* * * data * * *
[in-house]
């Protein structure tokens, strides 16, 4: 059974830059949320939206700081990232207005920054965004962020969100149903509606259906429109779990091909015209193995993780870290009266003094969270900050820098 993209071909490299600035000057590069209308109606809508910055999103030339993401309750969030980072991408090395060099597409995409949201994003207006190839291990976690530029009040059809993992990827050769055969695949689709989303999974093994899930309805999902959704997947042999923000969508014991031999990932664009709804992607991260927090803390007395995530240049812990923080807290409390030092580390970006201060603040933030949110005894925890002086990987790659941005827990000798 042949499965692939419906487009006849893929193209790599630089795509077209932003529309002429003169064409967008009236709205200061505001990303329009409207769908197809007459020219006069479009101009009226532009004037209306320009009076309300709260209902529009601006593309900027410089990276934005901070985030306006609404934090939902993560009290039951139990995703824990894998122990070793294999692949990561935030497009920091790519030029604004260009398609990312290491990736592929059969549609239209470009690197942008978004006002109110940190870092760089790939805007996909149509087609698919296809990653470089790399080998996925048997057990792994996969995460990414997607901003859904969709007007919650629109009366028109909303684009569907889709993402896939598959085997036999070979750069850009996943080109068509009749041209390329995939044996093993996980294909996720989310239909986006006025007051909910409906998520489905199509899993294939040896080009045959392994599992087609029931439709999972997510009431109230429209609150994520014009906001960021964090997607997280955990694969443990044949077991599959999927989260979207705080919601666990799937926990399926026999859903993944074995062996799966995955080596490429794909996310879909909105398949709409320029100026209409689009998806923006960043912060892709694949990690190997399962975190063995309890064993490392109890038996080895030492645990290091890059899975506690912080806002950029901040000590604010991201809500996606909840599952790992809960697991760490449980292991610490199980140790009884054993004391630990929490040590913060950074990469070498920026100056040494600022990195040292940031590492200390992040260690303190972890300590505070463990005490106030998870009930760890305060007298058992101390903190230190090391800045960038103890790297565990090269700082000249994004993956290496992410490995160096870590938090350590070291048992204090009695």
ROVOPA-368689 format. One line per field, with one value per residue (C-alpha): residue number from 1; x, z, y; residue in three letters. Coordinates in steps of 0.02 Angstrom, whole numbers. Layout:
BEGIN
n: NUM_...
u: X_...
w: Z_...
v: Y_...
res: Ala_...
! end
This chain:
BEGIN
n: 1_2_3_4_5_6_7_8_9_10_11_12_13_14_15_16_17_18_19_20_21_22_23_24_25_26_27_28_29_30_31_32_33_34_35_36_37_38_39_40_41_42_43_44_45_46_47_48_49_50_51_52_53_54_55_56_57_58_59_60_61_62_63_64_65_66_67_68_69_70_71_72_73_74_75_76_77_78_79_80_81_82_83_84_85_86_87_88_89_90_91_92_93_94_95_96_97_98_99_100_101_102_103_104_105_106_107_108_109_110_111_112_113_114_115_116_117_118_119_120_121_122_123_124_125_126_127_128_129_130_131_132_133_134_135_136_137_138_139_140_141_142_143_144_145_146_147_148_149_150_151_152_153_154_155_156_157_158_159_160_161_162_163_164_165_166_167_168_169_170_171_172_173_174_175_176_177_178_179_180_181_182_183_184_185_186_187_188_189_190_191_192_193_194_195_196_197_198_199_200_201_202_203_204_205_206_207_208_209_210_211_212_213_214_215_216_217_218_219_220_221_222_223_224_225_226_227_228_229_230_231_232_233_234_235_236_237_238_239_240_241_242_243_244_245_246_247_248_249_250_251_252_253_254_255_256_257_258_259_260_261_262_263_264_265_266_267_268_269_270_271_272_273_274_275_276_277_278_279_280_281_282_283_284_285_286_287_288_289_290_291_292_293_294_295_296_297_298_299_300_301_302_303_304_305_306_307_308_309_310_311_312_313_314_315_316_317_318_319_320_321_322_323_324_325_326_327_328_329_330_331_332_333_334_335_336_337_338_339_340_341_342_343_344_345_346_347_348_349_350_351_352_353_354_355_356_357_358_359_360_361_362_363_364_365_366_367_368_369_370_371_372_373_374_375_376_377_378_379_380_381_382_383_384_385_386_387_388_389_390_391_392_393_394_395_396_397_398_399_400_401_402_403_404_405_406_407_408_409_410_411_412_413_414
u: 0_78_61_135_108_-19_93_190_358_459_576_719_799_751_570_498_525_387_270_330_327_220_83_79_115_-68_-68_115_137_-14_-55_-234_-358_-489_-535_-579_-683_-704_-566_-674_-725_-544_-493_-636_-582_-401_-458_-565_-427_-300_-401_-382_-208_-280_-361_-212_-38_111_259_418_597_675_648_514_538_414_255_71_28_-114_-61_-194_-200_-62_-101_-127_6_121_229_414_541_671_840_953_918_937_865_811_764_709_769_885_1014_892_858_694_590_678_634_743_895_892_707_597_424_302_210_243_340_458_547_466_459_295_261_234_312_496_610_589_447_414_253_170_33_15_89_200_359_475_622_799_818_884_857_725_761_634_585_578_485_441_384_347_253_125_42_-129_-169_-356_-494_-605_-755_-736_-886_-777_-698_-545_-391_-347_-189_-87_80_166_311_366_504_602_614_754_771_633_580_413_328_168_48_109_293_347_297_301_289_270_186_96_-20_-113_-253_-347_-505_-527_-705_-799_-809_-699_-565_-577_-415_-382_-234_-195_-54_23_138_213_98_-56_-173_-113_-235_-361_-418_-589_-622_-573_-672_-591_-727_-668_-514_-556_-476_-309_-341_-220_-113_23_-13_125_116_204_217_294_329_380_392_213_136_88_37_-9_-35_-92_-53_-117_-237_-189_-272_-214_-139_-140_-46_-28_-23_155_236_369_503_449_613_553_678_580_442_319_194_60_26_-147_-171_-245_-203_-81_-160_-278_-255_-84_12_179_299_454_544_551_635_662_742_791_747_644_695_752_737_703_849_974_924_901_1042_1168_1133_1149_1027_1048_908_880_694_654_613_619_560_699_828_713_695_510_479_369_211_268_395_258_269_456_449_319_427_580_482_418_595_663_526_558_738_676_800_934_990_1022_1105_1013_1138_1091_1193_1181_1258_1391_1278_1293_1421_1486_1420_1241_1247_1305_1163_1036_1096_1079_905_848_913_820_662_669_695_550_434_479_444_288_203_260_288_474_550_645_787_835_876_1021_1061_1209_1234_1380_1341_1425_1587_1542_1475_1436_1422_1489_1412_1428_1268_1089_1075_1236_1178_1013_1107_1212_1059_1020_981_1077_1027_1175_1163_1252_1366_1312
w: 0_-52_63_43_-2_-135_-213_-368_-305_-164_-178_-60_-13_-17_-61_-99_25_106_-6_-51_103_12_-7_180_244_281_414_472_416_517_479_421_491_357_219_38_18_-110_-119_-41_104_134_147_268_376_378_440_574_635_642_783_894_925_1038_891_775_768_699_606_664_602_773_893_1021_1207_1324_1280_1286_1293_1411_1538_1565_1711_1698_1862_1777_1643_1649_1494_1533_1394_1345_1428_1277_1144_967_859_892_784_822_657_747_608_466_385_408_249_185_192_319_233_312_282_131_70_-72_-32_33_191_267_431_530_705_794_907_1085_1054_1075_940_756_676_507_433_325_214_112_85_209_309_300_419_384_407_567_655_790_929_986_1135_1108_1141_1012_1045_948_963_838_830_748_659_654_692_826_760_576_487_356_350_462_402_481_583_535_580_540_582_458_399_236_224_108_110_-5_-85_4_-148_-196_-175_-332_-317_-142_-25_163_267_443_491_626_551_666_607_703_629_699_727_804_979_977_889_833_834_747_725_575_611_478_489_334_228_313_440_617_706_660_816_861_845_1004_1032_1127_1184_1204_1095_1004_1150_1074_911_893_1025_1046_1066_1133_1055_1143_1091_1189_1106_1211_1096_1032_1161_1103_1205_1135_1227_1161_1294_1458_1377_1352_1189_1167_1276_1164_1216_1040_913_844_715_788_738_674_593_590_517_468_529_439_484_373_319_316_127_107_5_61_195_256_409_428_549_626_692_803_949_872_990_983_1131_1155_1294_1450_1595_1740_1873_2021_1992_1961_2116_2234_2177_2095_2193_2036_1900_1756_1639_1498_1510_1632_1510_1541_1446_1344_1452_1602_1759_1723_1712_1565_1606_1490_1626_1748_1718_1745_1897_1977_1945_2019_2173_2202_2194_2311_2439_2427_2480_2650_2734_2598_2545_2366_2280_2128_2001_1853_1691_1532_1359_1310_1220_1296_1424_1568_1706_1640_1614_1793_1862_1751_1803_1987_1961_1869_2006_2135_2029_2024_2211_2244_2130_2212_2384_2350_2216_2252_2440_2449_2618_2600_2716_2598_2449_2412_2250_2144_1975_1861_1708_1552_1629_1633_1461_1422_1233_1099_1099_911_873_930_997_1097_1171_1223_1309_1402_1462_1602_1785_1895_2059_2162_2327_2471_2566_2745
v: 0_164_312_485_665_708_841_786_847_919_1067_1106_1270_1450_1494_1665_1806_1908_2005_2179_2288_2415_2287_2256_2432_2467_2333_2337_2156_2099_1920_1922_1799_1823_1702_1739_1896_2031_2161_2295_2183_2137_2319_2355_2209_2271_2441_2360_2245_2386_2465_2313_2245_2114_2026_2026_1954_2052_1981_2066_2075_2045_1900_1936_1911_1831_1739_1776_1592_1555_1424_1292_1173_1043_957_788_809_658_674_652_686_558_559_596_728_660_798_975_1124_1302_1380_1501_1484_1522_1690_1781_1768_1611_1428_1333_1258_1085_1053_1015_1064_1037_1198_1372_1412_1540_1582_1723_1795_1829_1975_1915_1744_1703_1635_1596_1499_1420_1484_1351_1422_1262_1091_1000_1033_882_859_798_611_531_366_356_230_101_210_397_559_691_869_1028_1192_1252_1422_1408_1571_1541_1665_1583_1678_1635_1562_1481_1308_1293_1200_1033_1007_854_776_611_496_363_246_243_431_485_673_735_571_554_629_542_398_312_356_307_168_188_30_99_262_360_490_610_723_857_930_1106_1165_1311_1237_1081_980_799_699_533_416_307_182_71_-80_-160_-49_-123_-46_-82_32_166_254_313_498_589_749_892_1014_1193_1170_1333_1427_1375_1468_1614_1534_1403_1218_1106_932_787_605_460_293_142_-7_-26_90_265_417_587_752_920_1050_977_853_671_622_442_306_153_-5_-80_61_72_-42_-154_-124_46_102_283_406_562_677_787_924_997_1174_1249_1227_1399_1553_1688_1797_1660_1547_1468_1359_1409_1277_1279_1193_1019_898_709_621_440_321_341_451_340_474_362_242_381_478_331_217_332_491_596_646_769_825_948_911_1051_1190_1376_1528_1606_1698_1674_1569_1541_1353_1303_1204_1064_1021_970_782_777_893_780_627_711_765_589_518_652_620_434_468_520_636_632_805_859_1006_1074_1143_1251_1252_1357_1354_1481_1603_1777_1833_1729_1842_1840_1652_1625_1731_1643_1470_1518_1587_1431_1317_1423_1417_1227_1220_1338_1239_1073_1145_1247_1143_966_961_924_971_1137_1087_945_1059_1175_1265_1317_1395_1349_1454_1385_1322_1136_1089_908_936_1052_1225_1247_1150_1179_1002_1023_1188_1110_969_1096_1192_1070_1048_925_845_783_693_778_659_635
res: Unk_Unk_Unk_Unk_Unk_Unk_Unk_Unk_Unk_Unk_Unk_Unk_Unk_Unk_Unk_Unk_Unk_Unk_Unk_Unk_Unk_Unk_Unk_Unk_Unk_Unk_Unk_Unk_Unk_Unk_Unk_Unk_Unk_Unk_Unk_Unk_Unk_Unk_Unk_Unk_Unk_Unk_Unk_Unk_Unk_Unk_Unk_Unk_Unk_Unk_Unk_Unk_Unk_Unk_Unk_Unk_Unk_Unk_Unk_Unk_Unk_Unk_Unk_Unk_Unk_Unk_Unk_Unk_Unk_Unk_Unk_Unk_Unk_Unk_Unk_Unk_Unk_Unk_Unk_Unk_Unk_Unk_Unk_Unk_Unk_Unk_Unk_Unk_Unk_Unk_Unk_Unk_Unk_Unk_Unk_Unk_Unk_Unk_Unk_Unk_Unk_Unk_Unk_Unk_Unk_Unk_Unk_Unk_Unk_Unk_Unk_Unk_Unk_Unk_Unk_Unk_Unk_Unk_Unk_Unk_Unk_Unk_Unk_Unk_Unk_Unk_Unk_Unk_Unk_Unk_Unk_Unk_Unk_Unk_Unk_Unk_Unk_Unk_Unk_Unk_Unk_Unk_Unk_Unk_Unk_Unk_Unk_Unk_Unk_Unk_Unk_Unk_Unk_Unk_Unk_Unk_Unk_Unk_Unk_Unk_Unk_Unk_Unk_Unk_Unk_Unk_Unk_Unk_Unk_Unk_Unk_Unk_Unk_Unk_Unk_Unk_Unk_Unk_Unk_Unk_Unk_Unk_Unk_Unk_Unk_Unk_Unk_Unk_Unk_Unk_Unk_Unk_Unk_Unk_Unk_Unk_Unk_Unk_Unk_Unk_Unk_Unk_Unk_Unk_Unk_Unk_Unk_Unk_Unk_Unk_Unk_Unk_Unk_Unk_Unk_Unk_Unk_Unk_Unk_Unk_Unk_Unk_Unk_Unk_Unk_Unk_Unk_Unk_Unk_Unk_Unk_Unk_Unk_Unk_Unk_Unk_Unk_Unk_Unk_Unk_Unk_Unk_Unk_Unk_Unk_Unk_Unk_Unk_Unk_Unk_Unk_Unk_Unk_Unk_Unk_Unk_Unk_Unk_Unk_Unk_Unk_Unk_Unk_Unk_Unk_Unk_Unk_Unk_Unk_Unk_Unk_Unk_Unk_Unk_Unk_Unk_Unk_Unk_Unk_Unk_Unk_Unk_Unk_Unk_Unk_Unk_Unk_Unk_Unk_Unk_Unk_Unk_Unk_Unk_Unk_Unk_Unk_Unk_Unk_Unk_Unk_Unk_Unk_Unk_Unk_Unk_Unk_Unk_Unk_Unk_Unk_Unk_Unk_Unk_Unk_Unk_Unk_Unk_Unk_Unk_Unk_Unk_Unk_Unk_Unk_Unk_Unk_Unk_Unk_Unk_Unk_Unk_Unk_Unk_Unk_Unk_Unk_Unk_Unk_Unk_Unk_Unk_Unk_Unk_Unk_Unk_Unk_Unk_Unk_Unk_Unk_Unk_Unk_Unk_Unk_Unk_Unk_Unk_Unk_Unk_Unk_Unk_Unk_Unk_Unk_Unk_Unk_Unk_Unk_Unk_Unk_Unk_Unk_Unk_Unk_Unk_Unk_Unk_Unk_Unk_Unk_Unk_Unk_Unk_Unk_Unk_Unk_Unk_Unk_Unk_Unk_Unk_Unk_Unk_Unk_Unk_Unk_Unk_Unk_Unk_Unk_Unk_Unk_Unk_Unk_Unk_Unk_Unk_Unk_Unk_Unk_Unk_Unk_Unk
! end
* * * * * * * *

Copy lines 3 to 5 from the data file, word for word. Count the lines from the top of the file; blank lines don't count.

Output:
ROVOPA-368689 format. One line per field, with one value per residue (C-alpha): residue number from 1; x, z, y; residue in three letters. Coordinates in steps of 0.02 Angstrom, whole numbers. Layout:
BEGIN
n: NUM_...